Petras Repšys’ fresco "The Seasons of the Year" (painted in 1976-1984) with motifs from Baltic mythology at the Centre of Lithuanian Studies.

Educated Poles were transferred to People's Republic of Poland after World War II under the guidance of State Repatriation Office. As the result many of former students and professors of Stefan Batory joined universities in Poland. To keep contact with each other, the professors decided to transfer whole faculties. After 1945, most of the mathematicians, humanists and biologists joined the Nicolaus Copernicus University in Toruń, while a number of the medical faculty formed the core of the newly founded Medical University of Gdańsk. The Toruń university is often considered to be the successor to the Polish traditions of the Stefan Batory University.

In 1955[37] the University was named after Vincas Kapsukas. After it had been awarded the Order of the Red Banner of Labour in 1971 and the Order of Friendship of Peoples in 1979, its full name until 1990 was Vilnius Order of the Red Banner of Labour and Order of Friendship of Peoples V. Kapsukas State University.[37] Though restrained by the Soviet system, Vilnius University grew and gained significance and developed its own, Lithuanian identity. Vilnius University began to free itself from Soviet ideology in 1988, thanks to the policy of glasnost.

After 1990[edit]

On March 11, 1990, Lithuania declared independence, and the university regained autonomy. Since 1991, Vilnius University has been a signatory to the Magna Charta of the European Universities. It is a member of the European University Association (EUA) and the Conference of Baltic University Rectors.

Status today[edit]

In modern times, the university still offers studies with an internationally recognized content.

As of January 2014, there were 20,831 students attending Vilnius University.[38]

The current rector is Professor Jūras Banys of the Department of Physics.[39]

The university, specifically the courtyard, was featured in the American TV series the Amazing Race.[citation needed]

Organization[edit]

There are 12 faculties (оr faculty status holding institutes):

The central house of Vilnius University consists of 16 buildings and 13 cortyards. The biggest cortyards are:

  • P. Skargos (The main) cortyard;
  • M. K. Sarbievijaus cortyard;
  • Library cortyard;
  • Observatory courtyard.


The university has 5 institutes:

  • Institute of Applied Research
  • Institute of Theoretical Physics and Astronomy
  • Institute of Biochemistry
  • Institute of Biotechnology
  • Institute of Mathematics and Informatics

There are 4 study and research centers:

  • Center for Oriental Studies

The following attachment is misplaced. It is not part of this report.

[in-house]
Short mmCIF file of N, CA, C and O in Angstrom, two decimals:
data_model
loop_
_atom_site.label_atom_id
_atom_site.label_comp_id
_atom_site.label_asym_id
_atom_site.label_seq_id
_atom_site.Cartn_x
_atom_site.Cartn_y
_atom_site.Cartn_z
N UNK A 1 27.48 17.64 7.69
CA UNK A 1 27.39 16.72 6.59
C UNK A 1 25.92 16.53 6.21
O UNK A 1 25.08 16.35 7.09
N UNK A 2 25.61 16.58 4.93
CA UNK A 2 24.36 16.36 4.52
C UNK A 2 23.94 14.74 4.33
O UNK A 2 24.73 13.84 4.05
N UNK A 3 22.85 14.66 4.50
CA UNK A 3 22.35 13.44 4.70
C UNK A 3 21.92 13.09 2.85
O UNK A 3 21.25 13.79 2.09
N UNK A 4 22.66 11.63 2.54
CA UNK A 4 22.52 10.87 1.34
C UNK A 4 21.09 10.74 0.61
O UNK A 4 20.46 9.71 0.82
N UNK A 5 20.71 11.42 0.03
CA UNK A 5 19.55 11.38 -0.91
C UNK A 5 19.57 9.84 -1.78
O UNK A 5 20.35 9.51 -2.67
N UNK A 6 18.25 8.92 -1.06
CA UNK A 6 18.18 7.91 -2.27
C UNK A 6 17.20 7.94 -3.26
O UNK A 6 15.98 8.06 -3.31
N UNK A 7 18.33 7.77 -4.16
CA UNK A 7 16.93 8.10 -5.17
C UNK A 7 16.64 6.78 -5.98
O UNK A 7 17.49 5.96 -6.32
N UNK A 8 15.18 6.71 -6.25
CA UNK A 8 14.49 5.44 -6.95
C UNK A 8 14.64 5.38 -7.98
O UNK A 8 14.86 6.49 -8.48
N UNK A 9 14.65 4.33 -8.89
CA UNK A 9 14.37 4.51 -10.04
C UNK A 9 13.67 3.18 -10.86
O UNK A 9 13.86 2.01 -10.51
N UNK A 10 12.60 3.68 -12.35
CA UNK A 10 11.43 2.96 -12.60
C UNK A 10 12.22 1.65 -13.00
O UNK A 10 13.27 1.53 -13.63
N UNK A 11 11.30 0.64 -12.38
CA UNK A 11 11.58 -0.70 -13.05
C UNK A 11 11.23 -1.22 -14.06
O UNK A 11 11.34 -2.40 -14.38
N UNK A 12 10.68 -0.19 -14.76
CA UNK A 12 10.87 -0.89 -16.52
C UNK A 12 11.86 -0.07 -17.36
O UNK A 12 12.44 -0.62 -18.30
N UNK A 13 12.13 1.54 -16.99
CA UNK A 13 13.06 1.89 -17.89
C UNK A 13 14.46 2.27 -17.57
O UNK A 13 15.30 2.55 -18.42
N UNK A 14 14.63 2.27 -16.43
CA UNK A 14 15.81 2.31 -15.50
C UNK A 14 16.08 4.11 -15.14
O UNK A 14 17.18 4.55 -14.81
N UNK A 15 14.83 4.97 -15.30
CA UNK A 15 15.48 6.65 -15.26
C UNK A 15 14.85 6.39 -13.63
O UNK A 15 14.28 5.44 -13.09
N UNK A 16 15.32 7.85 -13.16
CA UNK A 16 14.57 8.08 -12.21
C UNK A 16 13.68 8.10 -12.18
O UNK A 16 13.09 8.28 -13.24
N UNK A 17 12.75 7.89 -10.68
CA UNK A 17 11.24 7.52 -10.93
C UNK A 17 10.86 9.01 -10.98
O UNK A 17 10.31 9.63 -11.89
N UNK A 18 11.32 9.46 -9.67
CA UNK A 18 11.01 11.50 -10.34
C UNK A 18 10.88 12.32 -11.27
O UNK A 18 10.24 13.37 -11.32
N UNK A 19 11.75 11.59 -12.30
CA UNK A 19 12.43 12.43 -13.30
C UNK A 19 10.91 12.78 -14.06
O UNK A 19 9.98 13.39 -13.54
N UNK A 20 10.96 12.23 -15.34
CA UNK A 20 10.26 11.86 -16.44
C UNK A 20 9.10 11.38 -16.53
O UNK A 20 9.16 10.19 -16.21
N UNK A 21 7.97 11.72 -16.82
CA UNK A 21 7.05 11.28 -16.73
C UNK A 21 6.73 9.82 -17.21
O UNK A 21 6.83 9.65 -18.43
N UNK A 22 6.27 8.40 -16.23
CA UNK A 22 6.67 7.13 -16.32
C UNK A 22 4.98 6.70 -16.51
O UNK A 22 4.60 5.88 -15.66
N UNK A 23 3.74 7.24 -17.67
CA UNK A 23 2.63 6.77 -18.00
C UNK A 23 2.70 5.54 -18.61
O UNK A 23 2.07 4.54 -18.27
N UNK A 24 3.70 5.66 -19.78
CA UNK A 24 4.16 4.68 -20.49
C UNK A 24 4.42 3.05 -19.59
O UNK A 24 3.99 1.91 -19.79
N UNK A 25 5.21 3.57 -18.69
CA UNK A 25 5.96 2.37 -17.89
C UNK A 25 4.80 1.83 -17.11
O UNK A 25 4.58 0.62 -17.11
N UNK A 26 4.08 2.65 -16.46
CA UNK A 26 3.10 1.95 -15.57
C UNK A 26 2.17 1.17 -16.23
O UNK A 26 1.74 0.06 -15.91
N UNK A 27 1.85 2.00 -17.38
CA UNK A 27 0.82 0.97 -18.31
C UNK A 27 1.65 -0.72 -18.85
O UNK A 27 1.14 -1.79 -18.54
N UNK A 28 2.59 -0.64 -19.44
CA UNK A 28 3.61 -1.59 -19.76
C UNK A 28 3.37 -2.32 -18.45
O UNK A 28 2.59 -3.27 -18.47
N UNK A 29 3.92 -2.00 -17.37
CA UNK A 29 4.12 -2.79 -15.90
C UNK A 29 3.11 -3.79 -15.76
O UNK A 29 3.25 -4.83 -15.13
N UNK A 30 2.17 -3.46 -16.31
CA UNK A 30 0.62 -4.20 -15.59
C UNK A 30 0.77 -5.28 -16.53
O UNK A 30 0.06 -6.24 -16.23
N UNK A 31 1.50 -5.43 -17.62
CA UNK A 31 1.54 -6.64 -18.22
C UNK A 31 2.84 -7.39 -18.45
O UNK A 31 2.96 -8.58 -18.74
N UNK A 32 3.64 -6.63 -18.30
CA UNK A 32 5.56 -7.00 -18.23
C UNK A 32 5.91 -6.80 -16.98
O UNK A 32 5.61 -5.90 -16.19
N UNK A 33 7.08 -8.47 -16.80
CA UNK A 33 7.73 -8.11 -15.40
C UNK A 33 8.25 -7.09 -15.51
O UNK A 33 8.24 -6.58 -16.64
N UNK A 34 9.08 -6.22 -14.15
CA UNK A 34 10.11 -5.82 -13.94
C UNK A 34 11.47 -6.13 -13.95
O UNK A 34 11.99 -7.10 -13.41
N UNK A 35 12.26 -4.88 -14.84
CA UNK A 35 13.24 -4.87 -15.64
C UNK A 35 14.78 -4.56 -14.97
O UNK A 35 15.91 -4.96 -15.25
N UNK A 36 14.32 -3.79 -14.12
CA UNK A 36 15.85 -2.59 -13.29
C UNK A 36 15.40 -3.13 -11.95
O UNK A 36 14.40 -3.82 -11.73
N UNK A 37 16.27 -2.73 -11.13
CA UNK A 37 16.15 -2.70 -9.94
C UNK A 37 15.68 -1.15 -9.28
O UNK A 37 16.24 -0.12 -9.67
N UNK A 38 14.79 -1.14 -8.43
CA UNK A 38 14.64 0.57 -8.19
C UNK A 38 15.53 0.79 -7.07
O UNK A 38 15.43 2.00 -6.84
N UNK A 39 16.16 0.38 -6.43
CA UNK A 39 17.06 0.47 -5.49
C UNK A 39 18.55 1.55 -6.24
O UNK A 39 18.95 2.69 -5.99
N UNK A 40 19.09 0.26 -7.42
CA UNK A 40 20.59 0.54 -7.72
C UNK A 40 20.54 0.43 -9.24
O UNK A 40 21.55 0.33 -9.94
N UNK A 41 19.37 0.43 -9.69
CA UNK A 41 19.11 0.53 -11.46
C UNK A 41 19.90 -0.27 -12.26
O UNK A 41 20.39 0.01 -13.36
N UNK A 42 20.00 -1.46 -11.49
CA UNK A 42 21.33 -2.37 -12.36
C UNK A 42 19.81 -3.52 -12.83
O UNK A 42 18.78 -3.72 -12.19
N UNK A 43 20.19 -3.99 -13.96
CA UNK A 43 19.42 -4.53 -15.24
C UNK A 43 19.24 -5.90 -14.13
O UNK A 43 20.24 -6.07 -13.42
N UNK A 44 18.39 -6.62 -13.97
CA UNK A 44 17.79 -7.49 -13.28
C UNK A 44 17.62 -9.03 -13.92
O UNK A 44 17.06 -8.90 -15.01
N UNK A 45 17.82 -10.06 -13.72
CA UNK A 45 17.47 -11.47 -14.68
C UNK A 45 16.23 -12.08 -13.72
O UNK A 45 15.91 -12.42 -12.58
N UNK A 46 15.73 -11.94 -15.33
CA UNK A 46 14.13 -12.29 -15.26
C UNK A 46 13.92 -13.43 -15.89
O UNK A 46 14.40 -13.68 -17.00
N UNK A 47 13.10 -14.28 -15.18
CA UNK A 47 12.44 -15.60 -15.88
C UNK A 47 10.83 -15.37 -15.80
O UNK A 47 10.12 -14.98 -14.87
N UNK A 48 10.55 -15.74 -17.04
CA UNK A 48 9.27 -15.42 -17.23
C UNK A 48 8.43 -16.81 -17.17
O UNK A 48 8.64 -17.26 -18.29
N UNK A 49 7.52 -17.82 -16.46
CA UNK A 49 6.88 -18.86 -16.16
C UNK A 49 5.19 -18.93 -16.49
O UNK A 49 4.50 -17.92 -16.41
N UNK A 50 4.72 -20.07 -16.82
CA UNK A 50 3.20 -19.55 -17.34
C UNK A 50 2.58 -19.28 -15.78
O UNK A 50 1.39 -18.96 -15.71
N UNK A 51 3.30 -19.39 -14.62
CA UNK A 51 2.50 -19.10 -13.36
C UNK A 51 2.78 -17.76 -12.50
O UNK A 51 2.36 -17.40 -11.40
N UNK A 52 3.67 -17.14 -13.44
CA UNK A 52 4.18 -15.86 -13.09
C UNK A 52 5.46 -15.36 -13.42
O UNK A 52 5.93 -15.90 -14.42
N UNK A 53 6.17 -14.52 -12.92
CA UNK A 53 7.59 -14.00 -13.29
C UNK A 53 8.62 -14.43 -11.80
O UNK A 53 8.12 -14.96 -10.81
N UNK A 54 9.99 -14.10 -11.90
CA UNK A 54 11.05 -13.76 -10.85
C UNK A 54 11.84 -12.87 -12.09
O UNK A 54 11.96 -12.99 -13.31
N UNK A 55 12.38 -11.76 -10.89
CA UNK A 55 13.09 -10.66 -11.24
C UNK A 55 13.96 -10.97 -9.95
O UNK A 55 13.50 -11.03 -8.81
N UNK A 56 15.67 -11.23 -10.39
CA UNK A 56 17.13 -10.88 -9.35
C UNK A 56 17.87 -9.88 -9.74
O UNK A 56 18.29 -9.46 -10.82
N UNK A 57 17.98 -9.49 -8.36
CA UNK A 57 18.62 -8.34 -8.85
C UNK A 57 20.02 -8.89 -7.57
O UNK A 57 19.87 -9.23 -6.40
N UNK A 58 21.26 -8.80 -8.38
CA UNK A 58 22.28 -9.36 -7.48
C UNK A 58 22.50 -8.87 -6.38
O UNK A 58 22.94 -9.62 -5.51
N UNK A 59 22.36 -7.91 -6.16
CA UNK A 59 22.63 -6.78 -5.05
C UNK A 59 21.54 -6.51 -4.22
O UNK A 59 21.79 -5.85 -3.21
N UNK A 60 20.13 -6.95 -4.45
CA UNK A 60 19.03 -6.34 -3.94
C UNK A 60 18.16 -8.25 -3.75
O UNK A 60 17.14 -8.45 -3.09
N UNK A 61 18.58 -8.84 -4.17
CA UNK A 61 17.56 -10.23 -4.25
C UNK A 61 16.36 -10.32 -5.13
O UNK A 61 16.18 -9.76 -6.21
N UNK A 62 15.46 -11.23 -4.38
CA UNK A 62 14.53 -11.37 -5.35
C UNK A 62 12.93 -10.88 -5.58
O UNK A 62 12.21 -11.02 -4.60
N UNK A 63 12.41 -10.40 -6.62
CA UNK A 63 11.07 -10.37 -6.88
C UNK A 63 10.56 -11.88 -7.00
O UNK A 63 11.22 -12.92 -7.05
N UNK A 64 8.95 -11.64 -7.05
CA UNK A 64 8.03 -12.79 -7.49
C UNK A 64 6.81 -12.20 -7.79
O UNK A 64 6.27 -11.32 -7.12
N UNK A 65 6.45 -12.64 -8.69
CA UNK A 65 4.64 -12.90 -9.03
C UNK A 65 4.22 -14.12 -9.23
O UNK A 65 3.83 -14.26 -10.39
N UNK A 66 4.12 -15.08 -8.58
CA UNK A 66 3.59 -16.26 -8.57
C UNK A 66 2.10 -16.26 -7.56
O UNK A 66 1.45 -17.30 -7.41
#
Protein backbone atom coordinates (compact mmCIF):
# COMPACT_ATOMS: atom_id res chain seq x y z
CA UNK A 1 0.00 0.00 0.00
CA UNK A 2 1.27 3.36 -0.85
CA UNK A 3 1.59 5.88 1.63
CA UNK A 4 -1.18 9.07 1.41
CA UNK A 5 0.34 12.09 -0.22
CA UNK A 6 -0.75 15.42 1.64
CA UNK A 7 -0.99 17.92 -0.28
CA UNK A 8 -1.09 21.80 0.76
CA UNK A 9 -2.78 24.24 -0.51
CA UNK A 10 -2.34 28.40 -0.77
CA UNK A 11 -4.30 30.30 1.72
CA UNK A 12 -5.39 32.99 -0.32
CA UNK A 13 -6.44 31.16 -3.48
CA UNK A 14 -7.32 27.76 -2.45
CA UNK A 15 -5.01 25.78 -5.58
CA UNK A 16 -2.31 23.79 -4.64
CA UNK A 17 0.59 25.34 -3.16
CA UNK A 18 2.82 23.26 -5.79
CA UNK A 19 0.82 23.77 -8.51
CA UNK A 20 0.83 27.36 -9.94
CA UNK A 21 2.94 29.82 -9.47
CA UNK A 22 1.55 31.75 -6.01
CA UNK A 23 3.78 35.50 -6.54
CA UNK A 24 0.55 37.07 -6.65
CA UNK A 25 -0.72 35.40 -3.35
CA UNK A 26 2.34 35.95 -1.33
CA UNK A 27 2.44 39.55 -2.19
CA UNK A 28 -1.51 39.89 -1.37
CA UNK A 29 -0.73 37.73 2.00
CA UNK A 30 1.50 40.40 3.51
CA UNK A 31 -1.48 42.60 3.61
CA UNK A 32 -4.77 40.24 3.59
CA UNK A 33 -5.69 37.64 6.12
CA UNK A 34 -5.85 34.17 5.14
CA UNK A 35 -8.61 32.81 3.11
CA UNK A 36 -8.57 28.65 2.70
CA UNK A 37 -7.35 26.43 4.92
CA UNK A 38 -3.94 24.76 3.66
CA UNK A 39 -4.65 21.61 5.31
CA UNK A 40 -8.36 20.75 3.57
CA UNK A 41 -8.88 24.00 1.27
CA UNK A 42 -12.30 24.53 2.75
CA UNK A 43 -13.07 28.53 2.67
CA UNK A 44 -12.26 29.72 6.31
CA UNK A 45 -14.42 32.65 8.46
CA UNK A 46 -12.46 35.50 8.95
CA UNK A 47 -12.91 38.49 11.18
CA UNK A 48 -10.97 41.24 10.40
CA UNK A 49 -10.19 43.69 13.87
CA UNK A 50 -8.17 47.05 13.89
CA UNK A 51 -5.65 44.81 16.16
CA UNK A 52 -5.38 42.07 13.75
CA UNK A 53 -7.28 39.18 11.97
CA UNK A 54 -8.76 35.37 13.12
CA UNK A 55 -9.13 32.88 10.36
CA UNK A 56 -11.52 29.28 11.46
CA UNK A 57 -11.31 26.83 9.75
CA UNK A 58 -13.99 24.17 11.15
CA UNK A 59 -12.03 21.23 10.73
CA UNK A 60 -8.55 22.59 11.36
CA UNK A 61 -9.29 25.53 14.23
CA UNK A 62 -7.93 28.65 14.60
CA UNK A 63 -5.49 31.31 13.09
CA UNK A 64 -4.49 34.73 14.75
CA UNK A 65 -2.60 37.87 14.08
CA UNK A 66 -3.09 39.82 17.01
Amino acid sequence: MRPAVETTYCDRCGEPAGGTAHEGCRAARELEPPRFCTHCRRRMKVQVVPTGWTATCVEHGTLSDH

• Center for Religious Studies and Research
  • Sports and Health Center
  • Center for Gender Studies

Other divisions:

  • Career Centre
  • Centre of Information Technology Development
  • Cultural Centre
  • E-learning and Examination Centre
  • Library
  • Publishing House

Ranking[edit]

University rankings
Global
QS[40] 501-550

Vilnius University is currently ranked 501-550 among World top universities by 2012/13 QS World University Rankings [1]. In 2014 Vilnius University was declared as the best and the biggest university in Lithuania. [41]

Projects[edit]

A complete list of research projects may be found on the university's website. Recent and ongoing projects at Vilnius University include:

  • "Laser Spectrometer for Testing of Coatings of Crystals and Optical Components in Wide Spectral and Angle Range".[42] NATO Science for Peace programme project. NATO SfP-972534. 1999-2002.
  • "Cell biology and lasers: towards new technologies". Vilnius University - UNESCO Associated Centre of Excellence.[43]
  • "Science and Society: Genomics and Benefit Sharing with Developing Countries - From Biodiversity to Human Genomics (GenBenefit)". Doc. E. Gefenas (Faculty of Medicine). 2006-2009.
  • "Citizens and governance in a knowledge-based society: Social Inequality and Why It Matters for the Economic and Democratic Development of Europe and Its Citizens. Post-Communist Central and Eastern Europe in Comparative Perspective (EUREQUAL)." Doc. A. Poviliūnas (Faculty of Philosophy). 2006-2009.
  • "Marie Curie Chairs: Centre for Studies and Training Experiments with Lasers and Laser Applications (STELLA)". A. Dubietis (Faculty of Physics). 2006-2009.
  • "Research Infrastructure Action: Integrated European Laser Laboratories (LaserLab-Europe)". Prof. A. Piskarskas (Faculty of Physics). 2004-2007.